The Giant Golden-Crowned Flying Fox is also known as the Golden-Capped Fruit Bat. It is a rare fruit bat, and it is the largest bat in the world. It has a wingspan of about 1.5 metres (5 feet) and weighs up to 1.2 kilograms (2.5 lb). It is often seen wrapping itself with its large black wings like a black cloak. Unfortunately, this bat is endangered because of illegal hunting and forest destruction.
It is native to the rainforests of the Philippines. It gets its name from the golden fur around the head. It is not related to the fox although its face looks a bit like a fox. It belongs to the megabats family. It has a black body and has no tail, just like any other fruit eating bats. It is active at night and can fly at least 40 kilometres (25 miles) in one night looking for food. It loves to eat figs, but if it cannot find any figs, it will look for other fruits to eat, such as puhutan, lamino and bankal.
The Giant Golden-crowned Flying Fox is also known to be a silent planter because the seeds in their dung and the seeds which they spat on the ground while eating will take root and grow into new fruit trees. This helps to maintain the rainforest in the Philippines. The Giant Golden-crowned Flying Fox also helps to pollinate fruit trees. There are many fruit trees that depend on Giant Golden-crowned Flying Fox for pollination and seed spreading. Even its dung is a good fertilizer for the plants.
The Giant Golden-crowned Flying Fox has two breeding seasons. The female will only become pregnant during one of the seasons. The mother will give birth to only one pup.
This bat likes to wash itself often. It will use its black wings to scoop water up and pour it all over its body. They tend to rest in very large colonies so they can keep each other warm and safe from predators. The problem with big colonies is that it makes it easy for people to hunt them. Hunters will normally hunt them during the day when they are all resting.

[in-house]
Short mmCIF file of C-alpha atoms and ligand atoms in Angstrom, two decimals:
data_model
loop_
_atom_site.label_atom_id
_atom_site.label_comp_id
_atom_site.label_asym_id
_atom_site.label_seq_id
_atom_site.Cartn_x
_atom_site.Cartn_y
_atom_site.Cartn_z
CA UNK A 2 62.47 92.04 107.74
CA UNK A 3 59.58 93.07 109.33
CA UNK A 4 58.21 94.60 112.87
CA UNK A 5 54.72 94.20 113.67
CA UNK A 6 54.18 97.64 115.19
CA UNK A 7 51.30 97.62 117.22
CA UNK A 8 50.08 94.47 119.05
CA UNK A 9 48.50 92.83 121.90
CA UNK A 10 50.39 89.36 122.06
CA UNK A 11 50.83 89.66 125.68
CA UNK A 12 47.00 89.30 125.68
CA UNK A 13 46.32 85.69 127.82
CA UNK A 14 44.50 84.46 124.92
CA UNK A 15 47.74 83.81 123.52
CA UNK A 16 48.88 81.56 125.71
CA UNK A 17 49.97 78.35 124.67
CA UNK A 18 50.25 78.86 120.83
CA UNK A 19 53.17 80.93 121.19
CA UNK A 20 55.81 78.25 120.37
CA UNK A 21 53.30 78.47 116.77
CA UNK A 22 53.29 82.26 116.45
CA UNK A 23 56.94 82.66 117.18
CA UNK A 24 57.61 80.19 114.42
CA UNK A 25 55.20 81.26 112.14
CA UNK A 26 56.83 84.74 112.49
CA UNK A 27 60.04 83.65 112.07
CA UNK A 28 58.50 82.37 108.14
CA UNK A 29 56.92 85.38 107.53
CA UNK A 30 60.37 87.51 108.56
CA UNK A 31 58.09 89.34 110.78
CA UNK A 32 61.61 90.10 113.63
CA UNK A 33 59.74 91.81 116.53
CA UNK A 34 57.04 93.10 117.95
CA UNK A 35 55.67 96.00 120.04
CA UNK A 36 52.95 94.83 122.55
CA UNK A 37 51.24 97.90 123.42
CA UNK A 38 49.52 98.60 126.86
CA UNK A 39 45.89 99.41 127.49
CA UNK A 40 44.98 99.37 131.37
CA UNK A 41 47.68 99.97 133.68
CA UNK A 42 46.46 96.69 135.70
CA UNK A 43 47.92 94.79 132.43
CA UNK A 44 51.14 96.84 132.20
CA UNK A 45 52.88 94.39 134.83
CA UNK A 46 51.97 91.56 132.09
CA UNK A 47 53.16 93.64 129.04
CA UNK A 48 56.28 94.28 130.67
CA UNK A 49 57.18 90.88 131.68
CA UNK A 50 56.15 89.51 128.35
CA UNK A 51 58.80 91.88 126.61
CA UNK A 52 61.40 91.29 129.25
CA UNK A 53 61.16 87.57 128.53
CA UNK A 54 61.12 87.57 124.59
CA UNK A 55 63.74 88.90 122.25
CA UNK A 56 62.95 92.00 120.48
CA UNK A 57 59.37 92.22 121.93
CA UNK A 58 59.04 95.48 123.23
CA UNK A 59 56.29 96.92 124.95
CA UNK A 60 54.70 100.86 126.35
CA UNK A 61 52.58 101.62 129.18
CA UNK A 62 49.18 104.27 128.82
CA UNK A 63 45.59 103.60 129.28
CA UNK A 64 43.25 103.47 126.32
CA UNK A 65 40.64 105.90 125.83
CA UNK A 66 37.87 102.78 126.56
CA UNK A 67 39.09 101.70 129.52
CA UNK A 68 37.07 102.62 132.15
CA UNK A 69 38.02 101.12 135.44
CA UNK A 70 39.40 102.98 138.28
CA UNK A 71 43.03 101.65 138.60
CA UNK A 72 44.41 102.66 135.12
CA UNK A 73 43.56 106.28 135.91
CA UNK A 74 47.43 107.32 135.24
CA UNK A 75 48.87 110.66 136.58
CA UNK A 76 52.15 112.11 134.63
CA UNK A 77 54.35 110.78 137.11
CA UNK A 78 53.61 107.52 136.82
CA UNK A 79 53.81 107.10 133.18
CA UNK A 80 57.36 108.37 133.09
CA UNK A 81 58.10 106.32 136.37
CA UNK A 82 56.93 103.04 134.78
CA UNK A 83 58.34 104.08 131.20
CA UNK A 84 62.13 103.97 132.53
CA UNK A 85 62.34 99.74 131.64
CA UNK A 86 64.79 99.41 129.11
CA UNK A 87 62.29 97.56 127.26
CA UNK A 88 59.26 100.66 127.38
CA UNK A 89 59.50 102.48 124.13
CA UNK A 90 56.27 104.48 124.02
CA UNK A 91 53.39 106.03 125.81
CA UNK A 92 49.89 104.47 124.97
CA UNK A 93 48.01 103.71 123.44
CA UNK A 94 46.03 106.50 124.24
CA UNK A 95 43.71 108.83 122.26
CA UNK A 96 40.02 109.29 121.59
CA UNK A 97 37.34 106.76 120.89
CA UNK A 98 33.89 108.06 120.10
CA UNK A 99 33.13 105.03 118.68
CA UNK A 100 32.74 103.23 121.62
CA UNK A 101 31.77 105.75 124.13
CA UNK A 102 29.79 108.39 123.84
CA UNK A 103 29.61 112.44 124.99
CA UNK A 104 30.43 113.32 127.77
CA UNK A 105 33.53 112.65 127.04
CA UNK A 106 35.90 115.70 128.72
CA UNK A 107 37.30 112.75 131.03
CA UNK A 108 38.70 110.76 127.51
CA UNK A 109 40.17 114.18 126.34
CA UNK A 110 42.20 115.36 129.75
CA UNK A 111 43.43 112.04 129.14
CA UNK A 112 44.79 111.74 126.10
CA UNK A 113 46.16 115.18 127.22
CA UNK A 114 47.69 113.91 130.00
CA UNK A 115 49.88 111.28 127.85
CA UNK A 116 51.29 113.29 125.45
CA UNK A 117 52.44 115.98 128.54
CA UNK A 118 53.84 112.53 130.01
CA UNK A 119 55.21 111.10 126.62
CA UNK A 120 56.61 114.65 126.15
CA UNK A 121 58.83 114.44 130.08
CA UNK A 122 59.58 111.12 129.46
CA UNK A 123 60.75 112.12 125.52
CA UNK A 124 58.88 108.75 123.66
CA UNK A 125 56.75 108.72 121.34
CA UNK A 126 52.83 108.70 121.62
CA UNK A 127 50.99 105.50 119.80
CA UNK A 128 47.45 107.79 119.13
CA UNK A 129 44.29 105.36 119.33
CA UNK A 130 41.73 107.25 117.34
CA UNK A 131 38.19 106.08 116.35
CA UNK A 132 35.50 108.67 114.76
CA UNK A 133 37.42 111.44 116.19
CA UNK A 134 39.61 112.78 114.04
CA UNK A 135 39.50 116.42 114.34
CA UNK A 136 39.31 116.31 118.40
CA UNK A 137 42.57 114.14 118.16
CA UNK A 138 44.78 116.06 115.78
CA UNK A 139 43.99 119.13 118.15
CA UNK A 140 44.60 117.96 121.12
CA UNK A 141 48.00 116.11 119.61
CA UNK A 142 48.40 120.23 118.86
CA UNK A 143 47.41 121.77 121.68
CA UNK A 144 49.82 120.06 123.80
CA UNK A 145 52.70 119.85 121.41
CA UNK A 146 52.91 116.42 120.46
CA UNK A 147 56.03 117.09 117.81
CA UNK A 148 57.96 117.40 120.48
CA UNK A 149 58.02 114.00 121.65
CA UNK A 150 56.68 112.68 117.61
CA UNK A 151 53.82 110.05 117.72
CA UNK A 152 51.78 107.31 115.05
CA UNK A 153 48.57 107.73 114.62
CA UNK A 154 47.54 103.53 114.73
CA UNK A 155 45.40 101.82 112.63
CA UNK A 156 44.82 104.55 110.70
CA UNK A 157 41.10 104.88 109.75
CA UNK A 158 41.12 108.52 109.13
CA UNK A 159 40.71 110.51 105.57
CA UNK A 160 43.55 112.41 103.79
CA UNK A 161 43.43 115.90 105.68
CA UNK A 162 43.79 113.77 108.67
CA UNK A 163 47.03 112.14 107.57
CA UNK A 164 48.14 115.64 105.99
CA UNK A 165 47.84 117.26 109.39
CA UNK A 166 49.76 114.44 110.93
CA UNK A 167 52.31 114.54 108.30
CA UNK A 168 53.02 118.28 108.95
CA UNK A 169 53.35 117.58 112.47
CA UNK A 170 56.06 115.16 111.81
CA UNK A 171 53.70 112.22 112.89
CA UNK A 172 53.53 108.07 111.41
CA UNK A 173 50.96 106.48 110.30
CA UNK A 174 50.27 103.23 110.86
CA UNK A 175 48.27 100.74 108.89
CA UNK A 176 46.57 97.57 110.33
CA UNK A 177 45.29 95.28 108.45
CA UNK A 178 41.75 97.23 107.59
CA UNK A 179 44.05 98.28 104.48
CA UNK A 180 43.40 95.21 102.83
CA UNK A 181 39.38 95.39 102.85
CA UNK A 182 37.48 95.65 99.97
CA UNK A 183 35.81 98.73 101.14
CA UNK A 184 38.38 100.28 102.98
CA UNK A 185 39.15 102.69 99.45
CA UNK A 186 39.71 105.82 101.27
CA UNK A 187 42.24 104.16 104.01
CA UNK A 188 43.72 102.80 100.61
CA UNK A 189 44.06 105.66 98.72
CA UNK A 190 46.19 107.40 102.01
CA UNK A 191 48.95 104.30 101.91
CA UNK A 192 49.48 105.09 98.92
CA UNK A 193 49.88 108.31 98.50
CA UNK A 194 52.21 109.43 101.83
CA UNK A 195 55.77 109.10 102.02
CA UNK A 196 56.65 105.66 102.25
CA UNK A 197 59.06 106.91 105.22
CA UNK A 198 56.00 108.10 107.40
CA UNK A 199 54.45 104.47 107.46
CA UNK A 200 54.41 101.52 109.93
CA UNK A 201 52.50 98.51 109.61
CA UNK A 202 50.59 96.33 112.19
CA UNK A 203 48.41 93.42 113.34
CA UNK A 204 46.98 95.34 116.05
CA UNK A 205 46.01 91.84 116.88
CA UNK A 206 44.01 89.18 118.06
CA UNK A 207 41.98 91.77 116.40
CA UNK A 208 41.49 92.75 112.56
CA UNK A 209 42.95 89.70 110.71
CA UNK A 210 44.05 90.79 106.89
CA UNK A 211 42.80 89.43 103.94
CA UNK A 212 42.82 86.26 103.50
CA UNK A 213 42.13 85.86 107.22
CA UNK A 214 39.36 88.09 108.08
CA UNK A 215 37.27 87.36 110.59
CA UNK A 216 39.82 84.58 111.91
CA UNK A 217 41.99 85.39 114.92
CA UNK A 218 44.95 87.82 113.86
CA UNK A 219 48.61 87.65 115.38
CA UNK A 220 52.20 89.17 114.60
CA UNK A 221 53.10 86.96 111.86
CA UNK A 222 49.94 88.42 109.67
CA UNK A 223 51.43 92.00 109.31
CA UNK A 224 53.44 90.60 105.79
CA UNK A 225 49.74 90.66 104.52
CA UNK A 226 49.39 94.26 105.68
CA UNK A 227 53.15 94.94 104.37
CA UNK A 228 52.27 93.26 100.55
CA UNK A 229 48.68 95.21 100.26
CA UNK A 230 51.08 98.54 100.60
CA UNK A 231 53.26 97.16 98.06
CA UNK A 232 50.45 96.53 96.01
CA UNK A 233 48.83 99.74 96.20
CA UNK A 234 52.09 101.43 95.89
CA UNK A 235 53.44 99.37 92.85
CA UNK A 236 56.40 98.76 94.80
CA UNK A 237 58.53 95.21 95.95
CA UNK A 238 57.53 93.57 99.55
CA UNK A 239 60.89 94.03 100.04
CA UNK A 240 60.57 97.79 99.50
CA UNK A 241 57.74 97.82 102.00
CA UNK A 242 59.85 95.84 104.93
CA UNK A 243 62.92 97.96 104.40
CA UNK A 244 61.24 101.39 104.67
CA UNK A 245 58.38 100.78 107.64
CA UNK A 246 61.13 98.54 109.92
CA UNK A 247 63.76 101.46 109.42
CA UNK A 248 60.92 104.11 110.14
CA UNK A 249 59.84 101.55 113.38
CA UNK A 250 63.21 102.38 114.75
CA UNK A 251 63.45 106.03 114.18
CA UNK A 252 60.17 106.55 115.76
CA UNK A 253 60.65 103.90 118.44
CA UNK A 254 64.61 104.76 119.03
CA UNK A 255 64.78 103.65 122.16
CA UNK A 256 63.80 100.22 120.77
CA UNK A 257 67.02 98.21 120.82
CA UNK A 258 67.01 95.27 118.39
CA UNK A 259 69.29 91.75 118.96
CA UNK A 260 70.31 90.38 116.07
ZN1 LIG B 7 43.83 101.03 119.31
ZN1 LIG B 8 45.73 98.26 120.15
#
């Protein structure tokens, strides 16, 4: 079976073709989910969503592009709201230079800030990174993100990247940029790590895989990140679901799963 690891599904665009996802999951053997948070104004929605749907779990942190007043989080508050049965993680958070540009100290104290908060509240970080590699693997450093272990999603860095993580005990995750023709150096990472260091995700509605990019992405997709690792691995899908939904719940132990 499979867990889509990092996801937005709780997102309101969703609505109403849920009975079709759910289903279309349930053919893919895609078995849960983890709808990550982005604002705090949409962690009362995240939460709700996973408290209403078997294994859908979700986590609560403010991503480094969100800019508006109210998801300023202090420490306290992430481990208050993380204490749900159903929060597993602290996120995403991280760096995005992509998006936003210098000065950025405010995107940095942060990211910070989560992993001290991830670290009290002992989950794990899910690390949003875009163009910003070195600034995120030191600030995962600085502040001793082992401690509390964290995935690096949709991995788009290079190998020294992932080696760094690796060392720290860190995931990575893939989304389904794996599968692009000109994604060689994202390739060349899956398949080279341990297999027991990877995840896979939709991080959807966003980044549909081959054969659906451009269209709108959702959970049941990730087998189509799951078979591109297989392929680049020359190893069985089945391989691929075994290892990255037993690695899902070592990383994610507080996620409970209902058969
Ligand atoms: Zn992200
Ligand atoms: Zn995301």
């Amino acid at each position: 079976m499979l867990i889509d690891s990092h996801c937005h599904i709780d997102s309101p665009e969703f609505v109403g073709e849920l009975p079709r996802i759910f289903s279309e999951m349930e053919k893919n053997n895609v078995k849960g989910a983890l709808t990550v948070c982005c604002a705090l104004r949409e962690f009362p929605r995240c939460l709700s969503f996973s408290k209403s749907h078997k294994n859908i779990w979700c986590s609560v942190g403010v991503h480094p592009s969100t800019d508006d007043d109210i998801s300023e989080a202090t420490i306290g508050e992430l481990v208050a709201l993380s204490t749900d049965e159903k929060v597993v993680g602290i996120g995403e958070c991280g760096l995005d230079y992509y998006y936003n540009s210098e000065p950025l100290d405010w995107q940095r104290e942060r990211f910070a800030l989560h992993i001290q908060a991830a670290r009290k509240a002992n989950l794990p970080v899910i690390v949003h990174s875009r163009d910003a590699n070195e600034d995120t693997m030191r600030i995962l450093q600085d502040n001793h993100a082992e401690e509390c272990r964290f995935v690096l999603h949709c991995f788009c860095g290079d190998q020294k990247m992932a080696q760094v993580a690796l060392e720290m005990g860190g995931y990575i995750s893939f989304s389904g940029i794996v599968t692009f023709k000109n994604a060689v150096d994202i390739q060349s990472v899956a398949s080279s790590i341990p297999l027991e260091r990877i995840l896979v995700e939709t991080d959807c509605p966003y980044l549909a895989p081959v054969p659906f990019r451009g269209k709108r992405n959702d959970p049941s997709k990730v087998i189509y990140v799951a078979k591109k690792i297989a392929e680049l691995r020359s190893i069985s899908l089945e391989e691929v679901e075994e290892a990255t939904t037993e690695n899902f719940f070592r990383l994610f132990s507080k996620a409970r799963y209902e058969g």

At the moment, this bat is endangered and it is almost extinct. It has disappeared from many smaller islands and some larger islands in the Philippines, like Panay and Cebu. It is also hunted for its meat in some areas. When the fruits are taken away by humans, these bats will have no food to eat and they may even die of starvation.
There are people working hard to make sure the Giant Golden-crowned Flying Fox does not go extinct. The Subic Bay region of the Philippines has been established as a place to do research on these bats and protect them.
2 thoughts on “Giant Golden-Crowned Flying Fox”
Do any other animals hunt the Giant Golden-crowned Flying Fox?
The main predators are, alas, people. It’s an endangered species, because of poaching and the destruction of its habitat (the places it lives).
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